Cash-hungry solar photovoltaic (PV) projects in sub-Saharan Africa are largely assessed by lenders on a case-by-case technical basis and, while some standard technical and nontechnical aspects would be required to reach financial close, these are not entirely inflexible, Mott MacDonald business developer and project manager Javier Relancio said on Thursday.
“[We] try to get it out of our heads that there is an absolute basis [upon which the financial viability of each PV project is assessed] and rather look at the projects individually,” he told the Solar Indaba, in Johannesburg.
The multidisciplinary consultancy had been heavily involved in bringing several renewable energy projects in the country to financial close, including four concentrated solar power projects and five PV projects.
Elaborating on the technical aspects that were considered when funders reviewed a potential solar investment project, Relancio outlined that the structure of the project partnership was initially investigated.
This involved scrutinising the owner of the project, the engineering, procurement and construction (EPC) contractor, as well as the operations and maintenance (O&M) contractor.
“[We would] look at their record, their previous experience in South Africa and the partners they collaborate with in the country,” he commented.
EPC contract documentation was thoroughly scrutinised to ensure it was comprehensive, placed the appropriate EPC obligations on the contractor and was consistent with all other project documentation.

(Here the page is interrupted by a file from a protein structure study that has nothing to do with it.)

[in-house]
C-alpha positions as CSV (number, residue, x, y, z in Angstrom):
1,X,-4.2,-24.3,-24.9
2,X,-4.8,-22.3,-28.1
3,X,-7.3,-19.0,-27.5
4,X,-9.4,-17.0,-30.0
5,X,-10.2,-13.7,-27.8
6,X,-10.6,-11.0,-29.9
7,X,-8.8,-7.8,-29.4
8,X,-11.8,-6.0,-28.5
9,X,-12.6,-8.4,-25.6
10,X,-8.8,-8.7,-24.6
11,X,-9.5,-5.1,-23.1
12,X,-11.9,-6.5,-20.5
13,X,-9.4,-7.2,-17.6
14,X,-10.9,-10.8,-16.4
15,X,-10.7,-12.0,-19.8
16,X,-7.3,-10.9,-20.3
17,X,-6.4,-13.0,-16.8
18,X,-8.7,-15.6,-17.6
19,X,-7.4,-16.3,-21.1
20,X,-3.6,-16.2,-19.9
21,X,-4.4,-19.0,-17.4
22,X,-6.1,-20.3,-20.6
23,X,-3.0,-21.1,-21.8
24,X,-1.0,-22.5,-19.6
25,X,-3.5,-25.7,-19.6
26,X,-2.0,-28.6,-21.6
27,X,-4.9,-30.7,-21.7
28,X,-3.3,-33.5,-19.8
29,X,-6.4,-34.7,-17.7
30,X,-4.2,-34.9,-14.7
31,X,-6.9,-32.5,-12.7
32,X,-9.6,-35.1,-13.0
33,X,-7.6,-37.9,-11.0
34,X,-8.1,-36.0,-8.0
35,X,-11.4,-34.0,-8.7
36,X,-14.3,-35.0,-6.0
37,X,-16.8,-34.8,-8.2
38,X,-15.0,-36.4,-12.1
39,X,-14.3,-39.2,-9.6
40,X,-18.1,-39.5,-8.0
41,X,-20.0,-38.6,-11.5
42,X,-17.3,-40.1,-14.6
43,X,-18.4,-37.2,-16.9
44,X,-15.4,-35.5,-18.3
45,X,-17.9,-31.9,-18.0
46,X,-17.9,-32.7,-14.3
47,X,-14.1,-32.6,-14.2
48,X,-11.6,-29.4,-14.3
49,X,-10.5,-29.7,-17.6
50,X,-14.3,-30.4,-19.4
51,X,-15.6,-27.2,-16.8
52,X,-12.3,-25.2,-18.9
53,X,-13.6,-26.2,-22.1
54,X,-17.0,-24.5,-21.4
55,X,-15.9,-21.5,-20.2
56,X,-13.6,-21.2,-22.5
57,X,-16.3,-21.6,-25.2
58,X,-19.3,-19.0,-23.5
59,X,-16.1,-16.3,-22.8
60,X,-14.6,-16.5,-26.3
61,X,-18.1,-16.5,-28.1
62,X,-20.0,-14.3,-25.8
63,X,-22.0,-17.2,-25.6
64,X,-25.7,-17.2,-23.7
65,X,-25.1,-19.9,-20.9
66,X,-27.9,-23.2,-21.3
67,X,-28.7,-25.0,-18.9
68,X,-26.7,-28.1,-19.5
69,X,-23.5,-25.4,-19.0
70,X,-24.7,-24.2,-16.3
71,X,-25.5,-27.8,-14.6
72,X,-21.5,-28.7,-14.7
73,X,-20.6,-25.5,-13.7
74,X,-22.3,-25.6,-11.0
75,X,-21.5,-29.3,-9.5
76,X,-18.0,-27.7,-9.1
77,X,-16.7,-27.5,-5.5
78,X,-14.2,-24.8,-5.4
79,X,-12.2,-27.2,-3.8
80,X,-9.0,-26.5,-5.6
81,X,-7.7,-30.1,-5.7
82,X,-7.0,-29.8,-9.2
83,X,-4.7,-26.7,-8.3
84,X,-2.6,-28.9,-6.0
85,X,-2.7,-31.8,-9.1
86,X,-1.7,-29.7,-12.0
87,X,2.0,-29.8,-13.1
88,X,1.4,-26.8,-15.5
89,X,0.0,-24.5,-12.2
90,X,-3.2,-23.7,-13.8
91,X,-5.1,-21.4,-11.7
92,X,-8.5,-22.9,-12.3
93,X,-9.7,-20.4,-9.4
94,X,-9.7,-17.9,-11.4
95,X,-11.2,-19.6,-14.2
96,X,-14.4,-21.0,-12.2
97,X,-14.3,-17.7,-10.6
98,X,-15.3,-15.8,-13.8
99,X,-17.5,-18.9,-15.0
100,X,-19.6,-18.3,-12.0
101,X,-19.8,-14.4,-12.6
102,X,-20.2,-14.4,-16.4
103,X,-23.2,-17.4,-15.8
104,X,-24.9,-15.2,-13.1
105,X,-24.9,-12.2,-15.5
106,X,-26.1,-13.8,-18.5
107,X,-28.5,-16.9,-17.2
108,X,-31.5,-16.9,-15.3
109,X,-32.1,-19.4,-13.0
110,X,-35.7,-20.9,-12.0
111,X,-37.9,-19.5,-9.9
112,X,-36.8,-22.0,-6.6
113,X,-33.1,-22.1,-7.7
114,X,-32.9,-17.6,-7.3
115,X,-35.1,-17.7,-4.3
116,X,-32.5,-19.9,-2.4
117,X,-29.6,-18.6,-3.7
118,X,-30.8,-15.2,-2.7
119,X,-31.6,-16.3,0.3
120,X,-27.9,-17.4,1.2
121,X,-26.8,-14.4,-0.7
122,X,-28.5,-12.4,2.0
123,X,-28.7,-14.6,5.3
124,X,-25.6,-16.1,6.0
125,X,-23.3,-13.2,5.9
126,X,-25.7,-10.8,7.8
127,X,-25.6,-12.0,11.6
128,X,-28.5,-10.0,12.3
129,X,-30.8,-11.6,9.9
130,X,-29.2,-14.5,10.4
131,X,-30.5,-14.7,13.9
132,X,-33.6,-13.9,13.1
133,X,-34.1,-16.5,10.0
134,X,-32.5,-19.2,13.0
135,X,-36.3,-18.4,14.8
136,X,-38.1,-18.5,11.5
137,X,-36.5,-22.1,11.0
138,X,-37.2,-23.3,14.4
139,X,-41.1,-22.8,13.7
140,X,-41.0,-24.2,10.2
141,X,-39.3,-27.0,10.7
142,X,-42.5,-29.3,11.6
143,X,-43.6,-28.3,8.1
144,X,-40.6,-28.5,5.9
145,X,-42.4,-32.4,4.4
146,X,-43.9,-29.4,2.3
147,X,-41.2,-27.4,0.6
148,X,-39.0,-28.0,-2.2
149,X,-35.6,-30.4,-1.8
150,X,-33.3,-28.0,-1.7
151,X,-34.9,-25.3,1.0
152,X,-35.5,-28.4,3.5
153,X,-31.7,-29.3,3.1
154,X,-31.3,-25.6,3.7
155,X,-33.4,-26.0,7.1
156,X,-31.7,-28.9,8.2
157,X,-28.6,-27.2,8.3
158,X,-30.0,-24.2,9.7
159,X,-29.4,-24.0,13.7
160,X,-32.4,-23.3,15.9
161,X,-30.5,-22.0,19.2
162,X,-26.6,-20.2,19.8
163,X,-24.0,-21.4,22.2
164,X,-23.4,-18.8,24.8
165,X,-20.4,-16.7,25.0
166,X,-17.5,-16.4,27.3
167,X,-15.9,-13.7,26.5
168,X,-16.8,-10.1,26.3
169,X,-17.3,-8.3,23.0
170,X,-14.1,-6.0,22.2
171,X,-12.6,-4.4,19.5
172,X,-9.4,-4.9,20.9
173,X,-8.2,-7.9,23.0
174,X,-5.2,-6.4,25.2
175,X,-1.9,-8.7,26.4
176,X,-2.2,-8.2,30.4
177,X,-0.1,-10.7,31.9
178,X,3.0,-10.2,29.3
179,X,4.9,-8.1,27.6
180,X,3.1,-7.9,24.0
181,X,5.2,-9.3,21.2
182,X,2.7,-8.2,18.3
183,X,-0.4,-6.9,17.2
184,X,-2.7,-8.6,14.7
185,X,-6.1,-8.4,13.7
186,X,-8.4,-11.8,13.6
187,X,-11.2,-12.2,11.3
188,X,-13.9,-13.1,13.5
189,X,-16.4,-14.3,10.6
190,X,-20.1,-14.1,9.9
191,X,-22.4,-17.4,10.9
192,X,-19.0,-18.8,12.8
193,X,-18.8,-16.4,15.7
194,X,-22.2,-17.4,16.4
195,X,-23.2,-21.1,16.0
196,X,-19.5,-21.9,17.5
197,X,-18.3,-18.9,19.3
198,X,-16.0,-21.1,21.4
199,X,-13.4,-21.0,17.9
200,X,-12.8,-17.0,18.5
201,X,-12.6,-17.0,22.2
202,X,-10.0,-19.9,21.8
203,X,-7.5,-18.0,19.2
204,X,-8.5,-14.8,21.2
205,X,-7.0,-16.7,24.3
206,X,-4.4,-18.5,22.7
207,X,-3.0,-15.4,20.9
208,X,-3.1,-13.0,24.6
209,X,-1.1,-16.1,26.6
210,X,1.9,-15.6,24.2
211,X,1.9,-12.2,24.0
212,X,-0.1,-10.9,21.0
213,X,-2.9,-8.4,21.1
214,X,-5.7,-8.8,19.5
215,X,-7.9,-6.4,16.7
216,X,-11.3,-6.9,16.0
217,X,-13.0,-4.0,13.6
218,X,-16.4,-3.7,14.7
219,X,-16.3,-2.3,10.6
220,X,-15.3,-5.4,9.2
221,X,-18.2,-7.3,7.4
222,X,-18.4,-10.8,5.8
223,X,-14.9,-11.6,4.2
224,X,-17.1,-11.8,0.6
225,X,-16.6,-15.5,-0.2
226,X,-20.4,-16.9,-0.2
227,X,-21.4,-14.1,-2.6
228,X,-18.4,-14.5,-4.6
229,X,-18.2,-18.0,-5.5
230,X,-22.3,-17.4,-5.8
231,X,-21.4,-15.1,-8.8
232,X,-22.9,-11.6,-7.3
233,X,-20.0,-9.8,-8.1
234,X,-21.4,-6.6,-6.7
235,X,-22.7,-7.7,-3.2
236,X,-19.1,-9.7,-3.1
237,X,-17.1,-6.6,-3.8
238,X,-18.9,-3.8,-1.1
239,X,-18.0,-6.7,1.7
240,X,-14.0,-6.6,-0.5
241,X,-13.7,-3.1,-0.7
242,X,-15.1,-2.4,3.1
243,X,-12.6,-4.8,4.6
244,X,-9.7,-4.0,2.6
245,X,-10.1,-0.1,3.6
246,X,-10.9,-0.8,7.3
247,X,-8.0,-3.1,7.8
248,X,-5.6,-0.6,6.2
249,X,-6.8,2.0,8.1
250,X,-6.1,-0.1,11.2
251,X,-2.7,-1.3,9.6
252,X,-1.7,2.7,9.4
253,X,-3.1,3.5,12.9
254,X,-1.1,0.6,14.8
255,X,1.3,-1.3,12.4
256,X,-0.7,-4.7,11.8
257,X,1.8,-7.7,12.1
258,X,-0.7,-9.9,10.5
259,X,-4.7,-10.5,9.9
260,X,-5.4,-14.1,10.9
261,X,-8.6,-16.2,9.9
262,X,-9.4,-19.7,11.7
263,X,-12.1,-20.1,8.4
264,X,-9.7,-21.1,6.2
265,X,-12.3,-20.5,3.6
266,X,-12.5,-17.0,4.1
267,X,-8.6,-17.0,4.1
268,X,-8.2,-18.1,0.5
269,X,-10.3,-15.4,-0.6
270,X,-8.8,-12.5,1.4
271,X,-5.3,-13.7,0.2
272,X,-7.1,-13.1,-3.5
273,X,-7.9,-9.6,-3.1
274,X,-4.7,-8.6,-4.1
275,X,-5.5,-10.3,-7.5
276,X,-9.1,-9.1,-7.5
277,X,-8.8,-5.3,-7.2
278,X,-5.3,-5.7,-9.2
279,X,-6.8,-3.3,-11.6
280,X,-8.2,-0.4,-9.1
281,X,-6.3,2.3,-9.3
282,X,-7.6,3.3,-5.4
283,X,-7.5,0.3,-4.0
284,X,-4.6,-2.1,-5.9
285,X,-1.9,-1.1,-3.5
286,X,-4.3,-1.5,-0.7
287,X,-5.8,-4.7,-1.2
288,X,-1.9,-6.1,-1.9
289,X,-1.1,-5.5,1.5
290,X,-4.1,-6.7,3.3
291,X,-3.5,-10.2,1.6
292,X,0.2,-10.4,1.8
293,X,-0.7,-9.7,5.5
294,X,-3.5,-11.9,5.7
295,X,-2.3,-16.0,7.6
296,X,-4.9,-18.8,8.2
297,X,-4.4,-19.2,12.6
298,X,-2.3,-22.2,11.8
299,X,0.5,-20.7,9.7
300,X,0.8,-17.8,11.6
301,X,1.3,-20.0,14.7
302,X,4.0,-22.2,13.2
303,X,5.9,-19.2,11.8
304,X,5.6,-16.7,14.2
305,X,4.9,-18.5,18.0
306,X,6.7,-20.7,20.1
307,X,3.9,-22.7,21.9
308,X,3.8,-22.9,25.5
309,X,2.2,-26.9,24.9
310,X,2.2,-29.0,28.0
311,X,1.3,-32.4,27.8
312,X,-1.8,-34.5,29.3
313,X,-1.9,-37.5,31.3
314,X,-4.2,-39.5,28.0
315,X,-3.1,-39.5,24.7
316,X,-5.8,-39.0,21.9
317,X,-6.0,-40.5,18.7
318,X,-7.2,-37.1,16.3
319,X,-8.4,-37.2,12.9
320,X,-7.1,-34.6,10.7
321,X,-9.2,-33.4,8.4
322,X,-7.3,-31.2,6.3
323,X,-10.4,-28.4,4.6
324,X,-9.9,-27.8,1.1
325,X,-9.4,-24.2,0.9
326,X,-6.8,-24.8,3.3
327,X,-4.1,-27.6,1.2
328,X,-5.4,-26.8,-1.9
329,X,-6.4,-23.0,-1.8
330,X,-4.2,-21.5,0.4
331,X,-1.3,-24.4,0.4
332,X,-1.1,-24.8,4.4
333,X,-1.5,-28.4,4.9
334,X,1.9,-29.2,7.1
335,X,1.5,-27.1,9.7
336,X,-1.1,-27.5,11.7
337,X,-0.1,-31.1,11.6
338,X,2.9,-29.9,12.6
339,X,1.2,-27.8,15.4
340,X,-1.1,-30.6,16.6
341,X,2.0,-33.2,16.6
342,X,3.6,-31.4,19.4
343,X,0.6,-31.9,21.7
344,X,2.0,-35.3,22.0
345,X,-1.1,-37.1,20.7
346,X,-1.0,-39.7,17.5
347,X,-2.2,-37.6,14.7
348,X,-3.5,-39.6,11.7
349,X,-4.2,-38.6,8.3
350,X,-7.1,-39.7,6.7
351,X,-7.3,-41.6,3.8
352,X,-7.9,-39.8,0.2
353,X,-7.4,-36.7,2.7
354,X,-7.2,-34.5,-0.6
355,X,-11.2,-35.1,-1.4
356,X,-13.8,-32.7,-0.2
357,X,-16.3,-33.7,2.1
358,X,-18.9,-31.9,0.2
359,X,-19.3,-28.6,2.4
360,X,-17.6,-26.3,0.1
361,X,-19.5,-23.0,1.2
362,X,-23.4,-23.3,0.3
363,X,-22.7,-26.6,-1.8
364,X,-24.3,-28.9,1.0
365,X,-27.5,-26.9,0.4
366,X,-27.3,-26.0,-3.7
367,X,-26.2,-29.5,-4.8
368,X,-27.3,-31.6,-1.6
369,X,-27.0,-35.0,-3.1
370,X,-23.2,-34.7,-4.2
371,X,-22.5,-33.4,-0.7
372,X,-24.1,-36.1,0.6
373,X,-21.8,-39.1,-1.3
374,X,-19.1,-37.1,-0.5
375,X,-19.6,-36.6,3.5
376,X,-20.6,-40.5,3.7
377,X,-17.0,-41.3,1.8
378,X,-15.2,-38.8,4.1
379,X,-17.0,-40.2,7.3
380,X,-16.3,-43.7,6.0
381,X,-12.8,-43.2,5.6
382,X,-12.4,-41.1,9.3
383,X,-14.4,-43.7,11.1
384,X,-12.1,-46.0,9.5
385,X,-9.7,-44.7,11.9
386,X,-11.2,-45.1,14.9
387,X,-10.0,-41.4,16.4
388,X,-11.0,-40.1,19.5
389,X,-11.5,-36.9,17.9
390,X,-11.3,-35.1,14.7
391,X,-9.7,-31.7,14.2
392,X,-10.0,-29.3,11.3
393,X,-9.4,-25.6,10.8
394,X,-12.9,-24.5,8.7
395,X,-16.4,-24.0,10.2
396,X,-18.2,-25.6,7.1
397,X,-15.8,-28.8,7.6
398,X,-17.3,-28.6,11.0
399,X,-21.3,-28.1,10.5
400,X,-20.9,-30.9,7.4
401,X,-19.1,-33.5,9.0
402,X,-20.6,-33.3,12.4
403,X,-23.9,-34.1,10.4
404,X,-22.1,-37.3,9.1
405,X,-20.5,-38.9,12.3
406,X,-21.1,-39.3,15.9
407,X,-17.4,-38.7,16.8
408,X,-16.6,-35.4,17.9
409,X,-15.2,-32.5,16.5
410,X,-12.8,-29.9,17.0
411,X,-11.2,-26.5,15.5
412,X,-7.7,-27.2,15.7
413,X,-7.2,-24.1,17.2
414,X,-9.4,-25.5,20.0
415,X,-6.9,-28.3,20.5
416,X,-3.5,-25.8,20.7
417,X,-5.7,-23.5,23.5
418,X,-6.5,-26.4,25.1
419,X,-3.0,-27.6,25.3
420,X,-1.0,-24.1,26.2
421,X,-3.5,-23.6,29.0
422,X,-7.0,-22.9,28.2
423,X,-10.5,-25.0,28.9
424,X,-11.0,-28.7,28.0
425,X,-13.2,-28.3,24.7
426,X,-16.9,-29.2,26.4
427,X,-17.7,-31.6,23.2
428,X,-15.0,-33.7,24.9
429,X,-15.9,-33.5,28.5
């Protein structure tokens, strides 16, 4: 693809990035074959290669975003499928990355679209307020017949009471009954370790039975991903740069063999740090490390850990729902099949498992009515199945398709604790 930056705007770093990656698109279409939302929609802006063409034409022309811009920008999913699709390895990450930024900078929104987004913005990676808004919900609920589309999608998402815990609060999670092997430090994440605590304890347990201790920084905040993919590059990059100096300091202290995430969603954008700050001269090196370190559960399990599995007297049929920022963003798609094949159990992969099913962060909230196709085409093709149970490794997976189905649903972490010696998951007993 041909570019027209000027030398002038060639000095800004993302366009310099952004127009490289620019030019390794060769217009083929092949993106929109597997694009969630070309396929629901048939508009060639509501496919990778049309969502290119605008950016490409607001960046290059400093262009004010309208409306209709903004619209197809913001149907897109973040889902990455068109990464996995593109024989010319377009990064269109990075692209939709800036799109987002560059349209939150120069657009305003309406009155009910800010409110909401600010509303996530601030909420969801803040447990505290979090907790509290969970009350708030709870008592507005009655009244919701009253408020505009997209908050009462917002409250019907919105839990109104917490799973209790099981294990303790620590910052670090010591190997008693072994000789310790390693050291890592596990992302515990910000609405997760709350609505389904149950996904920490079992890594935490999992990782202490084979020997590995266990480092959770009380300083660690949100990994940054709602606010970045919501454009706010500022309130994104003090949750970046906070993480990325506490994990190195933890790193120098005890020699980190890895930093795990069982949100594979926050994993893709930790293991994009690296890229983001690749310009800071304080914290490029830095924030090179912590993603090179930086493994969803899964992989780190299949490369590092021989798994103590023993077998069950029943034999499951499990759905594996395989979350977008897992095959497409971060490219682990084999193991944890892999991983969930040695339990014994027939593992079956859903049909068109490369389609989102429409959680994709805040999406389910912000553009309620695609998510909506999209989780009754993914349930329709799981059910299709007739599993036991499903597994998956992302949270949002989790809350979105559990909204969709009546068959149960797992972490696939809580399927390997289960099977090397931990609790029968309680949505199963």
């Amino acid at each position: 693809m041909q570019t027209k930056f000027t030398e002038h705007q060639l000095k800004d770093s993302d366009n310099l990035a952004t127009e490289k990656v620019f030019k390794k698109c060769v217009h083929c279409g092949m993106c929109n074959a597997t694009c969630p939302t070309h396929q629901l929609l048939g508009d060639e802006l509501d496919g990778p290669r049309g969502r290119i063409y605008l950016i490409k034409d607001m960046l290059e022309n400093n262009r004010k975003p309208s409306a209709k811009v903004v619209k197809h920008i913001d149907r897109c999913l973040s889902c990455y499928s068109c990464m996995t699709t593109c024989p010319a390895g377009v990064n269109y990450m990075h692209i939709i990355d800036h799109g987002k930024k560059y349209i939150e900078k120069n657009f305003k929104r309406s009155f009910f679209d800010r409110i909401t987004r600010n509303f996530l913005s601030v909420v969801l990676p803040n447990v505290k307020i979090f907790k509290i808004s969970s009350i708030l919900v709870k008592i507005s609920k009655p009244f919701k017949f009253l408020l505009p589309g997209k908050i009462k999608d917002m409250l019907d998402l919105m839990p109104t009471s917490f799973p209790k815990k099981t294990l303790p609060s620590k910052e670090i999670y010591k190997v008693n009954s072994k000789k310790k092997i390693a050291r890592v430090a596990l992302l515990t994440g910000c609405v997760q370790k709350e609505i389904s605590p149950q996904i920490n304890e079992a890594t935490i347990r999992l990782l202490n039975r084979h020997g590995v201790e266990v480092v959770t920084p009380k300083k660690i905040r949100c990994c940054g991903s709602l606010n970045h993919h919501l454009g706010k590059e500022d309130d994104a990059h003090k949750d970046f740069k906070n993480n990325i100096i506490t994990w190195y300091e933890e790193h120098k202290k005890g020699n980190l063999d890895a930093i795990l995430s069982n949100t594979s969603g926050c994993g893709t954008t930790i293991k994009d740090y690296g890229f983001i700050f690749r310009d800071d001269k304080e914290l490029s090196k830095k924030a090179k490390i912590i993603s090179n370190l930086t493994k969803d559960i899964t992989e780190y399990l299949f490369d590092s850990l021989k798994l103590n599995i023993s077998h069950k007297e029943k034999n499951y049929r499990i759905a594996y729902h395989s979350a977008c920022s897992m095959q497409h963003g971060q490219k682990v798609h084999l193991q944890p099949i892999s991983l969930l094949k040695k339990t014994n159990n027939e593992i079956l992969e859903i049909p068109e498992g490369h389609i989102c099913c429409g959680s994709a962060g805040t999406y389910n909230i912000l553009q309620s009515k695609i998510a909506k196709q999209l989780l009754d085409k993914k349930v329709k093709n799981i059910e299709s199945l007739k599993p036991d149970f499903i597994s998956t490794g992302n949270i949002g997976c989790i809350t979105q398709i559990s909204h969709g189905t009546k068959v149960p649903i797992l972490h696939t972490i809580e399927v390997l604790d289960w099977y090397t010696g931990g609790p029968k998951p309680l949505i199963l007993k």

An assessment of the solar resource and potential energy yield would then be initiated, with particular focus on the quality of the resource assessment, including the methodology and "the identification of uncertainties", the planned layout of the PV plant, the project’s cleaning regime, as well as its expected availability and outage periods.
The record of the components manufacturer would then be investigated, as well as the guarantees or warranties provided with the PV hardware itself.
“Lenders are worried about the overall performance of the project, the yield estimation and the guarantees offered under the contractual documents,” he said.
This would involve an assessment of the selected PV modules’ yield-over-efficiency, while, in terms of technology, the lead technical adviser's assessment would include the review of the primary equipment, including the PV modules and inverters, as well as a review of the system integration.
“The lender will want to know what the general issues with that inverter are, whether there is compliance with grid code and what the maintenance approach is, which is typically one of the primary items in the O&M budget.
"We are seeing different approaches to face the costs associated with critical components during the operating period, including maintenance reserve accounts and long-term agreements. This needs to be studied on a one-to-one basis, depending on the particularities of the project and the equipment selected," he explained.
Further attention would be paid to the general layout and design of the PV project; associated project documentation, which laid out the construction schedule; and environmental aspects and permitting.